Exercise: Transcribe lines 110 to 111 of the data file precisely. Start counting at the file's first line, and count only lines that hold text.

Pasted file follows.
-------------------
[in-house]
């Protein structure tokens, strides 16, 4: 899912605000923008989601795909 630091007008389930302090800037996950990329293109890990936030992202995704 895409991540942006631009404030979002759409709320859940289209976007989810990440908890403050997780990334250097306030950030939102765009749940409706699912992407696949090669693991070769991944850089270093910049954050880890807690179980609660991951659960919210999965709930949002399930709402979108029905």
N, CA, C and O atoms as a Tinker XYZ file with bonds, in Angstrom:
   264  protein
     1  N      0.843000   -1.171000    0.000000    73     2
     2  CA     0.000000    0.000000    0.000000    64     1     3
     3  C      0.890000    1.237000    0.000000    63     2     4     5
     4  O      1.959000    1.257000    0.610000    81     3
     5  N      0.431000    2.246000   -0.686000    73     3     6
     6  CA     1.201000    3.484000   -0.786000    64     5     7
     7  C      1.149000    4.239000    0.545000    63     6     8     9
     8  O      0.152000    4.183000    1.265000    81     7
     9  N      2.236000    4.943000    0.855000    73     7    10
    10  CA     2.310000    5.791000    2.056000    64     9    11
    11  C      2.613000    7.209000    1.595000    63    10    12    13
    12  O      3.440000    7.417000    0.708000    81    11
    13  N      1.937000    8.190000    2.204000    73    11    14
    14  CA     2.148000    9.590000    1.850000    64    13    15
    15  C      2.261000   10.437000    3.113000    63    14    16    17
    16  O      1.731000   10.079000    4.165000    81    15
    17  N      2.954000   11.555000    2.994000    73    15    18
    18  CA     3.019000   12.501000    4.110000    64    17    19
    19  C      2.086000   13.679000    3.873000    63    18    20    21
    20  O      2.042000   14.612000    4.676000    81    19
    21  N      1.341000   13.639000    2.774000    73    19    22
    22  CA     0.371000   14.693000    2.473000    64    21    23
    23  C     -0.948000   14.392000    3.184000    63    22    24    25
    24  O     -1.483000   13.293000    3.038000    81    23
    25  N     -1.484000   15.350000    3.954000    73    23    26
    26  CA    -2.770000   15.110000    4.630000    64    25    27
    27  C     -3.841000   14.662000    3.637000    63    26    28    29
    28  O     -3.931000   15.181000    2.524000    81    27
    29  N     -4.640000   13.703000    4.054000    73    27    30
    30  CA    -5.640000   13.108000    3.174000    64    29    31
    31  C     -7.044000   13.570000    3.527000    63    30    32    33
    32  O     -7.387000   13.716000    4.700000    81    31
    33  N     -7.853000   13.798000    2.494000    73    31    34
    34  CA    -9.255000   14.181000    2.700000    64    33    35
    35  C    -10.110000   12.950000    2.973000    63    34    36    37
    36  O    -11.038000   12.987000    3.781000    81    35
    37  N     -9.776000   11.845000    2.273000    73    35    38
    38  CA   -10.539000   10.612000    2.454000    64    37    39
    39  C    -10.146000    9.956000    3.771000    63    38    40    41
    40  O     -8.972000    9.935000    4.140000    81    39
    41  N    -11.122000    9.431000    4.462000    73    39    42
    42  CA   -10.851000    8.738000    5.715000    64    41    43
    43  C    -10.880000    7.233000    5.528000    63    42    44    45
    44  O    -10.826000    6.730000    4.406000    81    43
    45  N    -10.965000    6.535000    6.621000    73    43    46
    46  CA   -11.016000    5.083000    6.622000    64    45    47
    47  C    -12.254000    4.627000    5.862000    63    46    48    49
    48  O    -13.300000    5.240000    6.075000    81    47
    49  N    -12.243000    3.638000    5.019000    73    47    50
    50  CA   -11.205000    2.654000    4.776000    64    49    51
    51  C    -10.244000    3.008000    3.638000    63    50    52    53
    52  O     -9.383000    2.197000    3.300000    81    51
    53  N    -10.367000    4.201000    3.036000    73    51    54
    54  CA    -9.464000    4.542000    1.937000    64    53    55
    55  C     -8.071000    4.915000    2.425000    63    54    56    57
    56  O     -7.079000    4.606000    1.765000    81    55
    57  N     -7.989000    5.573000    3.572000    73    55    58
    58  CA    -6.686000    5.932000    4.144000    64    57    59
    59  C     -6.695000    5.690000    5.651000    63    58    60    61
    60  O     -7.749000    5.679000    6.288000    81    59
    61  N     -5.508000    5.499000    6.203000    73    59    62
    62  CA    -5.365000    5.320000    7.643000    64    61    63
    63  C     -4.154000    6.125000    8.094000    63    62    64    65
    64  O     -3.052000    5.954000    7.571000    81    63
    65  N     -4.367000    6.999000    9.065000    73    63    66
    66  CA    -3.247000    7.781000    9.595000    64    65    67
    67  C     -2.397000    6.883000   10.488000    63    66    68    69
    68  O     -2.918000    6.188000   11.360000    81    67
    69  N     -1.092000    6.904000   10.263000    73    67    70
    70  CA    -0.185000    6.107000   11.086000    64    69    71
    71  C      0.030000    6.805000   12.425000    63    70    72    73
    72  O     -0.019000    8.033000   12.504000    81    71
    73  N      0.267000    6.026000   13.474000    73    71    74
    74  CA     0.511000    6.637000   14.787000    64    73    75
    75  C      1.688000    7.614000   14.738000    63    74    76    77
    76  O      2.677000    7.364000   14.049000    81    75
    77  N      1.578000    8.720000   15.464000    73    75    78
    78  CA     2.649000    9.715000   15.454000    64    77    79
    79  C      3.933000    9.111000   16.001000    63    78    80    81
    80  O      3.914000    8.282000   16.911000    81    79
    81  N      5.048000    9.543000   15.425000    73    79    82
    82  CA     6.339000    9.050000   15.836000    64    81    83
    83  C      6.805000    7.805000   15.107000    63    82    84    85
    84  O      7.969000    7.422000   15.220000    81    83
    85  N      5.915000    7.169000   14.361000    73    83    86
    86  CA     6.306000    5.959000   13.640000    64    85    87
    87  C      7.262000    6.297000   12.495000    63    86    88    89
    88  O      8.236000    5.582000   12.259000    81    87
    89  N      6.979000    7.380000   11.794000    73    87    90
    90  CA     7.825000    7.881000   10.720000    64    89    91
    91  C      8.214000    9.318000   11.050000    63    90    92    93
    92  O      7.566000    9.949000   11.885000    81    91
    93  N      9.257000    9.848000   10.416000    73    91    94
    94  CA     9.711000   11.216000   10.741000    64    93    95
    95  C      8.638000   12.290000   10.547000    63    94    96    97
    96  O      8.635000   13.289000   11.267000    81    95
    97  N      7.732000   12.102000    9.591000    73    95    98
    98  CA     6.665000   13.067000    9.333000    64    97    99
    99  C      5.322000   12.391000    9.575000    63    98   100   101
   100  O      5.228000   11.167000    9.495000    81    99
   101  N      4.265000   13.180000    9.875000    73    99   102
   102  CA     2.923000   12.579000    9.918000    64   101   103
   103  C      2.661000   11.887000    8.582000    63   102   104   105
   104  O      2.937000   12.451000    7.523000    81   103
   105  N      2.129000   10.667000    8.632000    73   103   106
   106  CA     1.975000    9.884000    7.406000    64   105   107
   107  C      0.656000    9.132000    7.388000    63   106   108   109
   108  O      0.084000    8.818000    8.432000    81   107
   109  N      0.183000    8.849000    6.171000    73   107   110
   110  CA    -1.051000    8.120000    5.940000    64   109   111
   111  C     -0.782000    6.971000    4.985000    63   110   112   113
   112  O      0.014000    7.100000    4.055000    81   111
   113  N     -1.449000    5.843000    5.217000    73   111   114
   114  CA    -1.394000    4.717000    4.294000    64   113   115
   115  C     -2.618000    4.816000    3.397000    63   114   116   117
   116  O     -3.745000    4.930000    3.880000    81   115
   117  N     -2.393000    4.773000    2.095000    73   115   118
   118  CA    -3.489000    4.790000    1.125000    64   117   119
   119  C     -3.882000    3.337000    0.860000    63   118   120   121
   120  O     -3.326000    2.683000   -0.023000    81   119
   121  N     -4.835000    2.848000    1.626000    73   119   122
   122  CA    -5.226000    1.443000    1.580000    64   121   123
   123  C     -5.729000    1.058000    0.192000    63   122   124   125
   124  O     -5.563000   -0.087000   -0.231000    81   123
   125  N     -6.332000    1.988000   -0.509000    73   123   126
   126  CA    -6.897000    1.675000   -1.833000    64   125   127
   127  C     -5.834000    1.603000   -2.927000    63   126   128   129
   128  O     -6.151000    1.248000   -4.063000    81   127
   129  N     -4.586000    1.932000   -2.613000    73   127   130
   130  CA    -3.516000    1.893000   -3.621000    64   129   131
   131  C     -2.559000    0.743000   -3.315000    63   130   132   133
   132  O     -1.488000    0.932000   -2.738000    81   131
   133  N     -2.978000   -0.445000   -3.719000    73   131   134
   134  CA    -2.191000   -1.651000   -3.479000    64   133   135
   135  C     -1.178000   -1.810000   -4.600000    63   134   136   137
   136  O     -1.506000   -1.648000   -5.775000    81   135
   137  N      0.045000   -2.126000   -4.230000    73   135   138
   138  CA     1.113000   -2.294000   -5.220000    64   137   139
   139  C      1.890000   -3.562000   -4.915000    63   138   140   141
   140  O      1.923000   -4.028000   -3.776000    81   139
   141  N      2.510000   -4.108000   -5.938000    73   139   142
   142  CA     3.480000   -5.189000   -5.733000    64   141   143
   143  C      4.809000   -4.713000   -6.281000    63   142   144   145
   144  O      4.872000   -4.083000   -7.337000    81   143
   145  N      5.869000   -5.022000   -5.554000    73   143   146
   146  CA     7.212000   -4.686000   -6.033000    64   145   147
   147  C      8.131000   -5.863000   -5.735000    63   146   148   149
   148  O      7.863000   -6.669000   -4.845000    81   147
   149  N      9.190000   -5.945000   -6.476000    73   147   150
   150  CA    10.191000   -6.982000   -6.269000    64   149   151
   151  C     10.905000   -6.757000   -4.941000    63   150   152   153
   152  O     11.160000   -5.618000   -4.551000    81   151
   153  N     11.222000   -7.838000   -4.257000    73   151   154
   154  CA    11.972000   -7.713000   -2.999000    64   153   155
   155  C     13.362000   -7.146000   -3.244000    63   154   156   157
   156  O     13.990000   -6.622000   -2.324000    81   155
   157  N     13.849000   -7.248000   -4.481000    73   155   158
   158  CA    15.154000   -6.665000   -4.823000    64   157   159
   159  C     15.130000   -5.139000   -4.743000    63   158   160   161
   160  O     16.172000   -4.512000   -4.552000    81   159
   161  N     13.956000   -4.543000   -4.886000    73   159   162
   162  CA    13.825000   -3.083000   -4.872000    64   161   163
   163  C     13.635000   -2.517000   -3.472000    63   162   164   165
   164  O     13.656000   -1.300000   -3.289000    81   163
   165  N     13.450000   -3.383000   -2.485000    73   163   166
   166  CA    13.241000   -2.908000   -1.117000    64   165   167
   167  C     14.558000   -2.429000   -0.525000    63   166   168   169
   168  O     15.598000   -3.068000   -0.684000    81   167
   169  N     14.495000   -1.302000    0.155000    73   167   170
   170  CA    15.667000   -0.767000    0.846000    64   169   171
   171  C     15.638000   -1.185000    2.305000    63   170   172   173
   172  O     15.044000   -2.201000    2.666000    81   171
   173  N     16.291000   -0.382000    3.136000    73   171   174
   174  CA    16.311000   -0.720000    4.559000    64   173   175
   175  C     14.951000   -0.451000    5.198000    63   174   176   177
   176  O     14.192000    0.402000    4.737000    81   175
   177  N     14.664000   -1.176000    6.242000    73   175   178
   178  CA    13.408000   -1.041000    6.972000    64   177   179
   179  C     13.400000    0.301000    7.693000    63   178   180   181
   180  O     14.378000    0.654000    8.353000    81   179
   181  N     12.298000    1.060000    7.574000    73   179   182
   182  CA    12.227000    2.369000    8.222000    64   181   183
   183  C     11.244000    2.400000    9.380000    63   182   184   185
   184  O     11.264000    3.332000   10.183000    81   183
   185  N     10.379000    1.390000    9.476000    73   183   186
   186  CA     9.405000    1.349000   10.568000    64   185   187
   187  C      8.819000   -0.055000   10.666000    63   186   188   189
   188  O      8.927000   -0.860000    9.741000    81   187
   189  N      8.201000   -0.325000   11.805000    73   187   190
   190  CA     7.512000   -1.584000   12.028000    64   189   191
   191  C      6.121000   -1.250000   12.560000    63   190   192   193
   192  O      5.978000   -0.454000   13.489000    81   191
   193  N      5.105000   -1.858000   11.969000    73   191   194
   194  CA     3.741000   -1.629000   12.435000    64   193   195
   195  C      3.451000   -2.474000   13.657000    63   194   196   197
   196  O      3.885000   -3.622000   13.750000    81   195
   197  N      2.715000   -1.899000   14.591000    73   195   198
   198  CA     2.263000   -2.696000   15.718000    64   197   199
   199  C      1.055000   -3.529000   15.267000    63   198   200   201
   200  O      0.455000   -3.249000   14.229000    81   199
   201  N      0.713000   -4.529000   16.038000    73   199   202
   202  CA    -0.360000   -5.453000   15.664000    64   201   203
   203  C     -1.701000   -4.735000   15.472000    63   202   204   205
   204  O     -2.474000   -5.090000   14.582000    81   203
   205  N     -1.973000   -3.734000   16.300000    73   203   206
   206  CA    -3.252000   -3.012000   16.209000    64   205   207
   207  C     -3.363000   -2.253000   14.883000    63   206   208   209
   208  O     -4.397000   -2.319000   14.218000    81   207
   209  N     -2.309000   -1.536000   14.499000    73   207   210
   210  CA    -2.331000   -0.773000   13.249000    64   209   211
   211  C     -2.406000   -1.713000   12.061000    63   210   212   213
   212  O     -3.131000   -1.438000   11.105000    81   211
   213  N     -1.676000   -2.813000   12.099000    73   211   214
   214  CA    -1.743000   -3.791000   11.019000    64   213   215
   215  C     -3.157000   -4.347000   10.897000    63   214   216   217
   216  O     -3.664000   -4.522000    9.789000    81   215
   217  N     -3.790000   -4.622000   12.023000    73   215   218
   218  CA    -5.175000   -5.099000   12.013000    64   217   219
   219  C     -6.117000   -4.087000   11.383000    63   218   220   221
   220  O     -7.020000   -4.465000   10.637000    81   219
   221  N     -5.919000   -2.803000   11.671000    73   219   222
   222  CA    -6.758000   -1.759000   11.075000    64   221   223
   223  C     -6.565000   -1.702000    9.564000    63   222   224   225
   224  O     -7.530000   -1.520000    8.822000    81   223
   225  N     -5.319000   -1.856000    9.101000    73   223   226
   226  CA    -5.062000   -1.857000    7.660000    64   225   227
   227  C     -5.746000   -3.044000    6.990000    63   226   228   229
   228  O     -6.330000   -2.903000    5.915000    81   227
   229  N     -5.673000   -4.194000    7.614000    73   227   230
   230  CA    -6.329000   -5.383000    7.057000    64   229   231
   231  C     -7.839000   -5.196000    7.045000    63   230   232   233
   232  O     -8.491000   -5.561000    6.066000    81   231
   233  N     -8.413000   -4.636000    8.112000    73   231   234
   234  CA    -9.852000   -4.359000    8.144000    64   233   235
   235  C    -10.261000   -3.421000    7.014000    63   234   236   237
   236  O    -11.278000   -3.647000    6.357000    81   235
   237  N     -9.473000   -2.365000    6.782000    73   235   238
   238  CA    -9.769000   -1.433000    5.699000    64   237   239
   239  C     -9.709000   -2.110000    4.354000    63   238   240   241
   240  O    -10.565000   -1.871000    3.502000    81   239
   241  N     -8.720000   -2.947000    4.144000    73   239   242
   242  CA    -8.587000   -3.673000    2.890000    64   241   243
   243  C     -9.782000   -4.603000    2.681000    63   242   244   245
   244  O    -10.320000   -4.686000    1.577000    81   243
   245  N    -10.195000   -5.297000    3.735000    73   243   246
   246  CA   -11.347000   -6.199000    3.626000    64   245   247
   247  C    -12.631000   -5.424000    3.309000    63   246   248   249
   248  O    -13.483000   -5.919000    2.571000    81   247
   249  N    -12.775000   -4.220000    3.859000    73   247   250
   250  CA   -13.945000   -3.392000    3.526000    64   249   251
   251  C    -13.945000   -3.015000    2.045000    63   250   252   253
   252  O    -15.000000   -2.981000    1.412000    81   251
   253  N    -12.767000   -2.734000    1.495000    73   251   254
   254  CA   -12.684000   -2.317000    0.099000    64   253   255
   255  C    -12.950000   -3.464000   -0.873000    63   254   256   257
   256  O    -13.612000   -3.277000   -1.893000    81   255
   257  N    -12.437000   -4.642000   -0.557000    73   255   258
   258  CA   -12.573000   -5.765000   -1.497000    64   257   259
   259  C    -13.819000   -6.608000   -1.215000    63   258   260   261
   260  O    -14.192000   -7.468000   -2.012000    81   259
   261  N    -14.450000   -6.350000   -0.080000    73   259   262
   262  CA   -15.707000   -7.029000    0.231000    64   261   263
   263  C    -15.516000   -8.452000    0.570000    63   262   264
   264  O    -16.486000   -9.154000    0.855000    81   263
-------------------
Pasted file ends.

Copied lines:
   106  CA     1.975000    9.884000    7.406000    64   105   107
   107  C      0.656000    9.132000    7.388000    63   106   108   109